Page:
Gold horse head shines on public display

The gilded bronze horse head from a 1st century equestrian statue found in Waldgirmes, central Germany, is going on public display for the first time since it was unearthed in 2009. It’s been through a lot in its 2000 years, first getting dismembered by Germanic tribesmen making a point about the transitory nature of imperial power in the wake of their annihilation of Rome’s legions at the Battle of Teutoborg Forest, then getting thrown in a deep well, then getting dug up by archaeologists, then spending years undergoing painstaking conservation while the owner of the land where it was found took the state of Hesse to court to geometrically expand his compensation.

When I posted last month about the outcome of the trial (the court sided with the landowner), there were no recent photos of the horse’s head so I had to grudgingly make do with one taken in 2010 in the early stages of conservation. Very grudgingly. Most extremely grudgingly. All that gnashing of teeth can now be forgotten because Hesse has finally put the horse head on public display. The new exhibition opens Sunday and was previewed for the press on Friday. That means those of us not afforded the opportunity to see the gloriously golden equine in person benefit from the release of new photographs of it on display.

The Saalburg Roman Fort museum is the lucky recipient of the refreshed head. Built in the early 2nd century A.D. under the reign of the Emperor Trajan, the fort overlooking the Limes (the frontier of the Roman Empire) did sentry duty for 150 years before the frontier got too hot and the troops were withdrawn. The ruins of the Saalburg were rediscovered and excavated in the mid-19th century. Between 1897 and 1907, the fort was reconstructed by order of Kaiser Wilhelm II. It became an open-air museum and research facility surrounded by the remains of the Roman settlement which was also partially reconstructed. Today it is the only museum in Hesse that is entirely dedicated to the area’s Roman history.

Saalburg’s permanent exhibition has been updated and redesigned over the past few years, and the Waldgirmes head will be its centerpiece. The museum has created a wall-height poster depicting the original size of the full statue. The head alone is two feet long and weighs 33 pounds, so the statue was an impressive sight when it was intact. Another large panel explains how the horse head was excavated from a wooden barrel at the bottom of well shaft 36 feet deep.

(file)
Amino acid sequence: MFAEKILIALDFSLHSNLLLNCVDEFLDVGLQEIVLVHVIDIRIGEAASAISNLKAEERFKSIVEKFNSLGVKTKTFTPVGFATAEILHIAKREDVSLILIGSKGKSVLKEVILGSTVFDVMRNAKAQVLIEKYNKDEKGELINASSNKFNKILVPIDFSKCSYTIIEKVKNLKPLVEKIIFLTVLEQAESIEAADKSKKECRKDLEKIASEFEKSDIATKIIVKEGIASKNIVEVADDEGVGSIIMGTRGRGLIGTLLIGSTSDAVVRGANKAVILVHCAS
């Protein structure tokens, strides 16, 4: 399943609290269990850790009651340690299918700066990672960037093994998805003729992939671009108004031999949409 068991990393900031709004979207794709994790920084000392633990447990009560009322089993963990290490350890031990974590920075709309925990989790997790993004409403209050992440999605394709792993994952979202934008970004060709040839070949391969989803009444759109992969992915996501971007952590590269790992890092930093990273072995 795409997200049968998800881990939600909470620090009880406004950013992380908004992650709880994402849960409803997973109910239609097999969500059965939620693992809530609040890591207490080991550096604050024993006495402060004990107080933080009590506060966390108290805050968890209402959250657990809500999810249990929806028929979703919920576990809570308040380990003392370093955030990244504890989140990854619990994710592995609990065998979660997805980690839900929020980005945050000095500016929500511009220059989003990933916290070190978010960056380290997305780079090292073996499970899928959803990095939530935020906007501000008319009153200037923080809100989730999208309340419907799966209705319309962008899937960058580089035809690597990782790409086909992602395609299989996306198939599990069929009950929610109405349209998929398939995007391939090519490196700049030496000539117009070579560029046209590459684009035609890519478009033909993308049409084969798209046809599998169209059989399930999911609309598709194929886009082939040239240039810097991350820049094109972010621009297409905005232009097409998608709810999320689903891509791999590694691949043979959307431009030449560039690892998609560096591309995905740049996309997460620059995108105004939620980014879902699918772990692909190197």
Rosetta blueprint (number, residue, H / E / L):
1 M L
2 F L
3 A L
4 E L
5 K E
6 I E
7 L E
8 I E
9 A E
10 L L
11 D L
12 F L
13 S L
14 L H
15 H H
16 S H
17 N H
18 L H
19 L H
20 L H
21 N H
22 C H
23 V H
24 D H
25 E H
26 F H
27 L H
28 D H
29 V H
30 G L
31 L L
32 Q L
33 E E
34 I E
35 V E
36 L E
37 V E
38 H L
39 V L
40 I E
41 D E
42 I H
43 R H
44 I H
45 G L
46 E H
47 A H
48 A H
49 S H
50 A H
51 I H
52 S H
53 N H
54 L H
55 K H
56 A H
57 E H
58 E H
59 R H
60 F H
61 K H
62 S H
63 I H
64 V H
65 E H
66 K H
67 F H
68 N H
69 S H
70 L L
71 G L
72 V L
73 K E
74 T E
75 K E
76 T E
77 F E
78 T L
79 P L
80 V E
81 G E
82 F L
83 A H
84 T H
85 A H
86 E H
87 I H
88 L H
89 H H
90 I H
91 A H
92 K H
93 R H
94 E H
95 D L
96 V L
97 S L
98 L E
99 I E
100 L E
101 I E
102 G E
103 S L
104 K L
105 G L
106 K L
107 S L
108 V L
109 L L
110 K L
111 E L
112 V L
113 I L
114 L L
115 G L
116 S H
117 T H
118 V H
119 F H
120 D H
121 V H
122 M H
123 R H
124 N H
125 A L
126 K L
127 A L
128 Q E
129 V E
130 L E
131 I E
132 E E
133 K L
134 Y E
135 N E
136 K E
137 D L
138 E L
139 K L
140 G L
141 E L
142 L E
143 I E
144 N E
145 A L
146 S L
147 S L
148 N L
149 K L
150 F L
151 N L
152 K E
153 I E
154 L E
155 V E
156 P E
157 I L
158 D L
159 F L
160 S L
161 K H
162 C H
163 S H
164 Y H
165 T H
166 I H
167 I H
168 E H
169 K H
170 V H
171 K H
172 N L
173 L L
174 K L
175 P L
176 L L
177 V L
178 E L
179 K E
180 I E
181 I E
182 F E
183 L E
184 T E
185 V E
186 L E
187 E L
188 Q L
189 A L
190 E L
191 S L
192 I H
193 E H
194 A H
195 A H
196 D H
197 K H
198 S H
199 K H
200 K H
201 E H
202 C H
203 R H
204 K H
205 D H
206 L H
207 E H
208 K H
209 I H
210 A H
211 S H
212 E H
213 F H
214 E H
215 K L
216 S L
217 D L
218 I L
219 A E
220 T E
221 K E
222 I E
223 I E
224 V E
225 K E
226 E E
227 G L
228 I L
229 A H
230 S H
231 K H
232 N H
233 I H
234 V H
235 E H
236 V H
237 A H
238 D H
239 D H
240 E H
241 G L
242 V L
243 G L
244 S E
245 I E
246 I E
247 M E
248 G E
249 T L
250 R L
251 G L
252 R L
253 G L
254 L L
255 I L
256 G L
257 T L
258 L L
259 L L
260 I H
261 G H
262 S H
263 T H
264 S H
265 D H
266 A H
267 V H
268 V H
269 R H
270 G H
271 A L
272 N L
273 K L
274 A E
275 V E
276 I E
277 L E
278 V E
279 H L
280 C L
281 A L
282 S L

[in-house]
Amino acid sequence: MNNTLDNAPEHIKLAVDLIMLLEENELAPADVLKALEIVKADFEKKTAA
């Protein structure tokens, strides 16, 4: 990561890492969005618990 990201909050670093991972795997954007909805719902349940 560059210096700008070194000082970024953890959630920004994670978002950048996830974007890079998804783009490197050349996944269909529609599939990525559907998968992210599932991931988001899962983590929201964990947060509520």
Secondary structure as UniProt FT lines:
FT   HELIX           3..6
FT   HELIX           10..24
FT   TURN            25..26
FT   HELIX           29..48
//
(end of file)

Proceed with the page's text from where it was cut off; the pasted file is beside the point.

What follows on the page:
That was just the beginning of the hard work. While the waterlogged anaerobic environment preserved the gilded bronze head, it did have some thorny condition issues mostly posed by the nature of gilding itself. The corrosion of the bronze manifested on the gold surface which, as on any gilded object, is extremely thin. Conservators struggled to remove those corrosion products without also removing precious gold. Patches of acrylic resin were applied to strengthen a few areas and then the entire piece was given a coating of resin for its protection. The conservation team made a conscious choice not to re-gild areas of loss.

Hesse’s Science and Arts Minister Boris Rhein showered the conservators with praise at the press preview of the exhibition, noting that their precision work allows us to see the exquisitely life-like details captured by the sculptor. The anatomy of the horse — muscles, veins, nostrils, teeth, eyes — is crafted with a verisimilitude only a highly skilled craftsman and artist could achieve.

3 thoughts on “Gold horse head shines on public display

  1. I like the little heads looking out from the bridle as if from small windows, seeing where the horse is going.

  2. “Phalerae” were gold, silver, or bronze sculpted disks worn on the breastplates during parades by Roman soldiers who had been awarded it as a kind of medal. Roman military units could also be awarded phalerae for distinguished conduct in action. These awards were often mounted on the staffs of the unit’s standards. The term also refers to disks crafted by the continental Celts for religious and ornamental purposes, especially those used on equestrian gear.


    There is the tombstone inscription with a picture of Marcus Caelius -who died fighting on behalf of Varus- with plenty of those phalerae: “M(arco) Caelio T(iti) f(ilio) Lem(onia tribu) Bon(onia) [I] o(rdini) leg(ionis) XIIX ann(orum) LIII s(emissis) [ce]cidit bello Variano ossa [i]nferre licebit P(ublius) Caelius T(iti) f(ilius) Lem(onia tribu) frater fecit”

    To Marcus Caelius, son of Titus, of the Lemonian tribe, from Bologna, Centurio Primus Pilus of the eighteenth legion, 53 and a half years old, He fell in the Varian War. The bones may rest here. Publius Caelius, son of Titus, of the Lemonian tribe, his brother, erected (this monument).

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